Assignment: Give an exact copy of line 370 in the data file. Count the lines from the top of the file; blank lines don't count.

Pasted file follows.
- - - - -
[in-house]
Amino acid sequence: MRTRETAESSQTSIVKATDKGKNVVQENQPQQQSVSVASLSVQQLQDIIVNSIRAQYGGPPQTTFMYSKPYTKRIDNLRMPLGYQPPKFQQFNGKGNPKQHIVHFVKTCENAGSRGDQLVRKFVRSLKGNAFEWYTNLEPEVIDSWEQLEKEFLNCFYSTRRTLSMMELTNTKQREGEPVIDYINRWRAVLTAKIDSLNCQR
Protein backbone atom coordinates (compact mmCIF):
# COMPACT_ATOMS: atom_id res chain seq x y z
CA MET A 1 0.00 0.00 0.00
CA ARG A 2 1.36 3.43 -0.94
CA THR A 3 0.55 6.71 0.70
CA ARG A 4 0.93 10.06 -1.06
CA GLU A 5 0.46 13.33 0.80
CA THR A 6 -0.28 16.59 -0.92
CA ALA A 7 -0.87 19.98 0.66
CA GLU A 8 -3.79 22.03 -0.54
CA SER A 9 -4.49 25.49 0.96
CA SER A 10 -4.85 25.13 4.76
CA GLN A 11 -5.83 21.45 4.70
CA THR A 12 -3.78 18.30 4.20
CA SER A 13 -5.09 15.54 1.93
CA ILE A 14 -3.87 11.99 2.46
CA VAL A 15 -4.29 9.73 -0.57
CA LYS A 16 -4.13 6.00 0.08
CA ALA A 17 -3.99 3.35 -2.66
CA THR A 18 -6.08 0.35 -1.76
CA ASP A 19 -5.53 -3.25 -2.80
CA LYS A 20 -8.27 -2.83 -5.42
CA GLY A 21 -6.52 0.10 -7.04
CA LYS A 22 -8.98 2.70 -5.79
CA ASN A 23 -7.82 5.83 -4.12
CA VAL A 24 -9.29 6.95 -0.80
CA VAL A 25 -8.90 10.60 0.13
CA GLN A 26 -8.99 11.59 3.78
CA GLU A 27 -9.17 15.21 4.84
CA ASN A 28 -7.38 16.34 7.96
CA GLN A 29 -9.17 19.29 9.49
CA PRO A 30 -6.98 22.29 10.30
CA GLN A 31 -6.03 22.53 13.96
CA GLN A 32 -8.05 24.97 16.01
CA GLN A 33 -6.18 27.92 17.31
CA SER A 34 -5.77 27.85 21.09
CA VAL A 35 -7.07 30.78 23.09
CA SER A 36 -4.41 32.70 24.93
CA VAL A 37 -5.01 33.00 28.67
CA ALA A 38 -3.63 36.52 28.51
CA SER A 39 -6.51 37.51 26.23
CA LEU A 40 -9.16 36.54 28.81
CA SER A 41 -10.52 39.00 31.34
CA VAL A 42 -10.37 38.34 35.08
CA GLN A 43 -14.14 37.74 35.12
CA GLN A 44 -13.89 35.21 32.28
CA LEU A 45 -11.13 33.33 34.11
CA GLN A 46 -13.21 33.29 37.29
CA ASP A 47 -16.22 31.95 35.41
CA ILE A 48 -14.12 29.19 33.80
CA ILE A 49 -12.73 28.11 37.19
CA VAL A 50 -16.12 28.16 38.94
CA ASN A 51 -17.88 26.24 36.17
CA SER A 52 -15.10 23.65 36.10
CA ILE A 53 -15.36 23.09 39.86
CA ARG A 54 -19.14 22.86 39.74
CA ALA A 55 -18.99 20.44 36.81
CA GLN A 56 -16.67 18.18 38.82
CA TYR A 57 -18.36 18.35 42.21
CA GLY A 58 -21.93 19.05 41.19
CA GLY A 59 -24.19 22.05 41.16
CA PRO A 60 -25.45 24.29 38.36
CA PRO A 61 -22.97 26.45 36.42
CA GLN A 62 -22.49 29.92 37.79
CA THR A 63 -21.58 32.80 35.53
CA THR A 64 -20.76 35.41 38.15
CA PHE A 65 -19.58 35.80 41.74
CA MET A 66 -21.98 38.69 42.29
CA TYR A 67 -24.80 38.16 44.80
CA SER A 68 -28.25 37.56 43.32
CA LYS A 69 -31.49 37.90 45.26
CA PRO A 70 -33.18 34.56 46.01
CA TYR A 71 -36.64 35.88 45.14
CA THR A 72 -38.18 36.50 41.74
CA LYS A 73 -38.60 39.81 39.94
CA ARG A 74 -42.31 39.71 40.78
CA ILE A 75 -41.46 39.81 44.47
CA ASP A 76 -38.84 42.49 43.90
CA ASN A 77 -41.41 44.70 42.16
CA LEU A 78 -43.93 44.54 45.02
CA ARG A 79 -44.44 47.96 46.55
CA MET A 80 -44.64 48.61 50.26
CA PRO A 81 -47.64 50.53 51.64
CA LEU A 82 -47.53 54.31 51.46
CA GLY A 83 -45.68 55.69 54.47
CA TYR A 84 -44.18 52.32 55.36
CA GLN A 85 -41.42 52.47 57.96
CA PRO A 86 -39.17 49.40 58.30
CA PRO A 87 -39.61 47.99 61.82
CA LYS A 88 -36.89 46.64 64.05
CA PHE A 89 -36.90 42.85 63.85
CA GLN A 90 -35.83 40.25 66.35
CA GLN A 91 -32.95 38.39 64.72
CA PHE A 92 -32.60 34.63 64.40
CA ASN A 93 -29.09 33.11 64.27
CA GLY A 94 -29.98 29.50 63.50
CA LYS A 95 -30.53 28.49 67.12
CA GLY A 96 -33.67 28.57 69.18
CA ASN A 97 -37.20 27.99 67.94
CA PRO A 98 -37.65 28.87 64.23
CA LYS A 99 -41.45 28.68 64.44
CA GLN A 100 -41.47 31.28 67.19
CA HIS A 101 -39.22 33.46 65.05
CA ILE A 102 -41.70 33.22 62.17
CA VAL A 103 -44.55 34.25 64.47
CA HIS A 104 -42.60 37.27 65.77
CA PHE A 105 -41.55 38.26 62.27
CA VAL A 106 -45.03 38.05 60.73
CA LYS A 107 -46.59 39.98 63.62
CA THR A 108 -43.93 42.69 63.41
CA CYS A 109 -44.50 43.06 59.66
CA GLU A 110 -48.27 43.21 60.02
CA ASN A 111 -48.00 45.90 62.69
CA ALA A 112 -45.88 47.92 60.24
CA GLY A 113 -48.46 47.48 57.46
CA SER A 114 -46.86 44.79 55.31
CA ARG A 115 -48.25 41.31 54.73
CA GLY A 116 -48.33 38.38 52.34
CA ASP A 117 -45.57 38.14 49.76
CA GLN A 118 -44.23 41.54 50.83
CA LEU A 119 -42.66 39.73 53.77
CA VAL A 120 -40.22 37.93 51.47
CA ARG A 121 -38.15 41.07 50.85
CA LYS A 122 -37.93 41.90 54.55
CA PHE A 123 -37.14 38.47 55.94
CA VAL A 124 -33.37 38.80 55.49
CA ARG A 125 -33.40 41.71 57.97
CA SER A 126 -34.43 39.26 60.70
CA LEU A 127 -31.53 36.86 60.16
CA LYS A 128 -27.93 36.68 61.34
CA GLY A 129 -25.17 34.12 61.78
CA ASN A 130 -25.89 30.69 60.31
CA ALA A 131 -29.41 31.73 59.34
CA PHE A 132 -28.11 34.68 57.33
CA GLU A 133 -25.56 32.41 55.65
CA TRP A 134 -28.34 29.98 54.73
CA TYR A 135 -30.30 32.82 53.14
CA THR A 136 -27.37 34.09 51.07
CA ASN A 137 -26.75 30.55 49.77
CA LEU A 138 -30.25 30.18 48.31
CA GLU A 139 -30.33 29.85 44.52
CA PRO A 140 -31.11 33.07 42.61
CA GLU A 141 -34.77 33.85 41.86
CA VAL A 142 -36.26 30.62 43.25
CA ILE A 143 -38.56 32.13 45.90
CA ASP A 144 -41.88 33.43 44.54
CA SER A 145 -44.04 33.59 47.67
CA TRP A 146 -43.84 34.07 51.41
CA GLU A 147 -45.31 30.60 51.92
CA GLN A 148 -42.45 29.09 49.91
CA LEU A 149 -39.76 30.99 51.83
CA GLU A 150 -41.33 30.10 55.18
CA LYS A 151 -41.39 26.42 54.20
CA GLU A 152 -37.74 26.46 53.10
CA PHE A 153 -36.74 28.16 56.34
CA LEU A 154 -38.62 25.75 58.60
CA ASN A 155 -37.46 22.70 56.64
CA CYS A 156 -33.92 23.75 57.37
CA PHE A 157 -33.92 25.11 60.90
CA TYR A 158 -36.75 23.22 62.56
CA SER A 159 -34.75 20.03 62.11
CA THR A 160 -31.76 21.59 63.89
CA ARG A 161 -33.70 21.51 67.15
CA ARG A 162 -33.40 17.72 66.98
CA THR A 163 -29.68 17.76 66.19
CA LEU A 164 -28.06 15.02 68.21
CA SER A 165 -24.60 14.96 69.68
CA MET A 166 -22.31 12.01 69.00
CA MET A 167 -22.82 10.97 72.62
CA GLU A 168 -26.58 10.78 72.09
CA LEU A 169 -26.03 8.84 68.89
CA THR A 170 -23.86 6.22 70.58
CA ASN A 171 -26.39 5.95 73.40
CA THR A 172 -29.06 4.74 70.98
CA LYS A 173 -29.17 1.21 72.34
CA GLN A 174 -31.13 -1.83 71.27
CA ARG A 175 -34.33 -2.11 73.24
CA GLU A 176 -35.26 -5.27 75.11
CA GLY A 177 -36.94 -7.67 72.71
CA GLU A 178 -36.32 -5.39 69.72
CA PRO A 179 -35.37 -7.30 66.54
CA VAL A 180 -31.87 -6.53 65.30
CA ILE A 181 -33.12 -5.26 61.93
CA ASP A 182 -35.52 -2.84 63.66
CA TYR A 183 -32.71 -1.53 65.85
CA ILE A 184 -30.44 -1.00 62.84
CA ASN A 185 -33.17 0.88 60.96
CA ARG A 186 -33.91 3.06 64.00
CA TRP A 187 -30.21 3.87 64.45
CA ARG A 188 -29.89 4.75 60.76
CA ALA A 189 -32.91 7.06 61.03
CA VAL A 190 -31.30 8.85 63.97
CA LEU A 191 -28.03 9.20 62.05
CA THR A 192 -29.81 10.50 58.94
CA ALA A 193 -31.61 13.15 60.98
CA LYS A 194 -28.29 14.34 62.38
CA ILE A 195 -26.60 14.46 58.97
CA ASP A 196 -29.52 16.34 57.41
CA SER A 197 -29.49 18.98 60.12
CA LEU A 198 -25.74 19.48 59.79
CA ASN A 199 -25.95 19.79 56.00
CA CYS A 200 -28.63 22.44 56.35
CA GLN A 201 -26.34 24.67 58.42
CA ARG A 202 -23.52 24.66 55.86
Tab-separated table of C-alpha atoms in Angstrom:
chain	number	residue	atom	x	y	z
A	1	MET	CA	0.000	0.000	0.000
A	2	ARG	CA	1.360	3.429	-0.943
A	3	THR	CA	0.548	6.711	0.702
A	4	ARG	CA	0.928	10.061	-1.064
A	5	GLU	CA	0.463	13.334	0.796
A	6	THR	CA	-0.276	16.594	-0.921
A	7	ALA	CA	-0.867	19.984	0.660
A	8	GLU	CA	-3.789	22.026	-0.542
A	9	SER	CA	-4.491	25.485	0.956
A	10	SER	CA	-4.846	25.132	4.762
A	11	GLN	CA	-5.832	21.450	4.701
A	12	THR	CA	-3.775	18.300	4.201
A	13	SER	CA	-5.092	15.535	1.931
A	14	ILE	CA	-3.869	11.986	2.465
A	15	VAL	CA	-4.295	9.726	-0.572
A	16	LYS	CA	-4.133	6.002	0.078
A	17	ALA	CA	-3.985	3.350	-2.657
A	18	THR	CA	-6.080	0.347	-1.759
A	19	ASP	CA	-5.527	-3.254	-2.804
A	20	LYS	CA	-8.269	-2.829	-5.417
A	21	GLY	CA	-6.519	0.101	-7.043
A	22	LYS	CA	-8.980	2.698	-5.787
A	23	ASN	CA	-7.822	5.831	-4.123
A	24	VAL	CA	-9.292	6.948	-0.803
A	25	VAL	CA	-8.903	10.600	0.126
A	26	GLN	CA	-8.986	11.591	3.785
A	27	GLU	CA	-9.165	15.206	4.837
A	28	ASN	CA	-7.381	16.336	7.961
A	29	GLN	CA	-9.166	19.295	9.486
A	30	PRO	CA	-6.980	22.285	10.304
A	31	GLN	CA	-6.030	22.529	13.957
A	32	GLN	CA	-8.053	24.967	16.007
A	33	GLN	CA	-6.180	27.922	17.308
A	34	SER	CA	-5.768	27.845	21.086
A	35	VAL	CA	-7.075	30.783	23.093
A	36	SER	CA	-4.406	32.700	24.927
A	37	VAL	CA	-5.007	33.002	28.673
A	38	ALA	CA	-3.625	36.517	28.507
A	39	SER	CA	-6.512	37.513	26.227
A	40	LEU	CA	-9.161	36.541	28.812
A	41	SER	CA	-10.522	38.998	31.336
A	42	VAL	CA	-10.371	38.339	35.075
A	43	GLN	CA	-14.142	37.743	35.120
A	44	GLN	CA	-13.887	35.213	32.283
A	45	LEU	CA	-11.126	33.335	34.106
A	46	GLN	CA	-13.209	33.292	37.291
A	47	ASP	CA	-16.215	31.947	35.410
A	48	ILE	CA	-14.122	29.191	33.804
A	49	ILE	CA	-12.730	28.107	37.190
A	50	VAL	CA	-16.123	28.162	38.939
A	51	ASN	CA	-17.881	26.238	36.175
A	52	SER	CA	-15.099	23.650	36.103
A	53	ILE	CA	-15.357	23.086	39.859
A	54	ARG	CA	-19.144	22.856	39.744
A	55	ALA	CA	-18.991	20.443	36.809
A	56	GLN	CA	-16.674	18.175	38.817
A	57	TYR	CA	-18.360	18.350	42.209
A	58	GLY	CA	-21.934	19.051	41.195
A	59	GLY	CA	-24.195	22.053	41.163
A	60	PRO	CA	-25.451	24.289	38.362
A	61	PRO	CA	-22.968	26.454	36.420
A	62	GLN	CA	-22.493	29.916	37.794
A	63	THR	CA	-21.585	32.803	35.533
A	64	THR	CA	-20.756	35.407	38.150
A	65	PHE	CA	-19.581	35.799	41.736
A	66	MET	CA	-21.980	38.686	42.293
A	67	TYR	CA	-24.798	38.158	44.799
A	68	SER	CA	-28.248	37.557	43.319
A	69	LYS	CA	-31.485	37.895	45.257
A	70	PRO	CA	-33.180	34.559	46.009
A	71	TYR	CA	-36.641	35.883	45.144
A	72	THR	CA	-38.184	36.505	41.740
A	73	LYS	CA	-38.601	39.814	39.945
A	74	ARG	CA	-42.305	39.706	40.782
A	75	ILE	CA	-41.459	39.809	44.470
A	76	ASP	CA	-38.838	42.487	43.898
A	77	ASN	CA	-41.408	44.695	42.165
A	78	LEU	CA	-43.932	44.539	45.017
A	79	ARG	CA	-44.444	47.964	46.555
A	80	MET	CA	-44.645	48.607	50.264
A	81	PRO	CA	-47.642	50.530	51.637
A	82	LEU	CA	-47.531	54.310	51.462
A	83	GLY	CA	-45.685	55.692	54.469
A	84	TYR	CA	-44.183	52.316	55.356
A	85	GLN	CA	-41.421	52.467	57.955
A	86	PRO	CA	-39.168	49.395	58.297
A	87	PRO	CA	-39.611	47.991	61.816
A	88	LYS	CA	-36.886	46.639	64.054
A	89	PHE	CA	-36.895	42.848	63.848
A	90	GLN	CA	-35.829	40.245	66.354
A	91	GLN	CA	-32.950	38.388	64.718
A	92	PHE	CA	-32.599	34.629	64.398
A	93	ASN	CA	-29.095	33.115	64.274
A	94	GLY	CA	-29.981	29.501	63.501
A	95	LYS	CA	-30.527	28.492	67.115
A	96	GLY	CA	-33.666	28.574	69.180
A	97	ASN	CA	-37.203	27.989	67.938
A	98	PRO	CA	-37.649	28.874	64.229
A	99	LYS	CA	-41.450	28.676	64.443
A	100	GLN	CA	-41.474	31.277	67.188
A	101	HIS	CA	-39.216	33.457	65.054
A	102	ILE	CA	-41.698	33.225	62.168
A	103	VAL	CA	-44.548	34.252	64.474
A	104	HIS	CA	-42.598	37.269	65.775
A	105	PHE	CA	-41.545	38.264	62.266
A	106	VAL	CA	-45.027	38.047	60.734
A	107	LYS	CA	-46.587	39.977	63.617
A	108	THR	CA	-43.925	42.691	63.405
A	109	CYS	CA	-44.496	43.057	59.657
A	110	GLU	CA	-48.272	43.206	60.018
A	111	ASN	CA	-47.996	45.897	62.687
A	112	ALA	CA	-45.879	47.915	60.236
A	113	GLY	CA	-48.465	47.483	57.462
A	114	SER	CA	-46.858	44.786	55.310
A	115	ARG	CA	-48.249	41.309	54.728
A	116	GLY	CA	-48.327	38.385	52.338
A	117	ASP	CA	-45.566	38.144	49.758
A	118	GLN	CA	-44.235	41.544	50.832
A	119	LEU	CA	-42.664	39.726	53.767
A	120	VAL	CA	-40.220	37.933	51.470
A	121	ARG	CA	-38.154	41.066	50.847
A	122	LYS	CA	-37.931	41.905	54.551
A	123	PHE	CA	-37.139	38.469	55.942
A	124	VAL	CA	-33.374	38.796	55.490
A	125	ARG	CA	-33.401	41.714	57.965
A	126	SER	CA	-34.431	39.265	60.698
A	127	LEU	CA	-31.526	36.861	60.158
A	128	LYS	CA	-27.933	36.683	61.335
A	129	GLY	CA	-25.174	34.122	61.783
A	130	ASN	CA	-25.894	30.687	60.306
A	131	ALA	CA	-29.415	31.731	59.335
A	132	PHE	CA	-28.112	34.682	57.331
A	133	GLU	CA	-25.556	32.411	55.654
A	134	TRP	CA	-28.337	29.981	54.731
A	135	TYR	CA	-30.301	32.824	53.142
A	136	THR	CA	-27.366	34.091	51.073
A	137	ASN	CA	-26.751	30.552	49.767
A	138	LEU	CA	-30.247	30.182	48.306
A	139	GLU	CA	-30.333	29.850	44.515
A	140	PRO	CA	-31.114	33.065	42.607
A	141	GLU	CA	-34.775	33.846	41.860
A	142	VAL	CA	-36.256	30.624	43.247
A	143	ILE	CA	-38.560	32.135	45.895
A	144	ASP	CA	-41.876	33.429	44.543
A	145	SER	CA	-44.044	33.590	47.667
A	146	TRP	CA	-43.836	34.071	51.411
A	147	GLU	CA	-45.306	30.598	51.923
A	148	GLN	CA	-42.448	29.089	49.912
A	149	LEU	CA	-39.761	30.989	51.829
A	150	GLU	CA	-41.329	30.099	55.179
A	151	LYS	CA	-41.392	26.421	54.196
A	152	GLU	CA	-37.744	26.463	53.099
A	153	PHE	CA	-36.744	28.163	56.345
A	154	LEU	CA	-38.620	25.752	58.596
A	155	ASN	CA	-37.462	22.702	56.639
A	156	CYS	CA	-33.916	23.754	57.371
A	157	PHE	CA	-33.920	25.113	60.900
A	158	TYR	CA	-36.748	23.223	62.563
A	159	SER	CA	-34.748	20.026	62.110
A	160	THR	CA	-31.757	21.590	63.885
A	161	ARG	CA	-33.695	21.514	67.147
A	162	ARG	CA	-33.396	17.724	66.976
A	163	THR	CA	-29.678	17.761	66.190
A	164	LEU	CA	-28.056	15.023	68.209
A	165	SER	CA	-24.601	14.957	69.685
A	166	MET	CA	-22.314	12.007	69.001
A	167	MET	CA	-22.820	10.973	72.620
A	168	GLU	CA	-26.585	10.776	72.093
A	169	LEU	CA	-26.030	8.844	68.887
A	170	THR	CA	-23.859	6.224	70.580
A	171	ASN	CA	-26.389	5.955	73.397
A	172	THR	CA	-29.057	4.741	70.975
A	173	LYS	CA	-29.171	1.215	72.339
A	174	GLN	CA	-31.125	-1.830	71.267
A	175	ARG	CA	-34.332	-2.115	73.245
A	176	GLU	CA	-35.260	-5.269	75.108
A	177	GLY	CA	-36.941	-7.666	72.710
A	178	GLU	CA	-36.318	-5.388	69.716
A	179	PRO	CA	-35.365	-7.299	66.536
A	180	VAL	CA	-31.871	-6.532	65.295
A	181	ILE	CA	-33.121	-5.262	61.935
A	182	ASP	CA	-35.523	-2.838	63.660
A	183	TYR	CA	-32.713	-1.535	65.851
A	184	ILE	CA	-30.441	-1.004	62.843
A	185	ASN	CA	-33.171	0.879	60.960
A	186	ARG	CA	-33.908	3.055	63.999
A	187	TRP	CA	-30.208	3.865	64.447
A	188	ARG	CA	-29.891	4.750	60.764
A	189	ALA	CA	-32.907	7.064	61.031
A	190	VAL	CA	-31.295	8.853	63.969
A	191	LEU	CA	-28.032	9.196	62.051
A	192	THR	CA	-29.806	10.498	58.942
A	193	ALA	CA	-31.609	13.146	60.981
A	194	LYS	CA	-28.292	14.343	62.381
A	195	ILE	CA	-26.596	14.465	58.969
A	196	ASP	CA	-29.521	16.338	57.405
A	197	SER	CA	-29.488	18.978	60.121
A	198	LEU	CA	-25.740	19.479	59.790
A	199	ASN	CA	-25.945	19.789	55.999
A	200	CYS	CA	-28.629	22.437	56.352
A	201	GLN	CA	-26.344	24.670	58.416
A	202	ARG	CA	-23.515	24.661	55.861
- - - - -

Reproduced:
A	162	ARG	CA	-33.396	17.724	66.976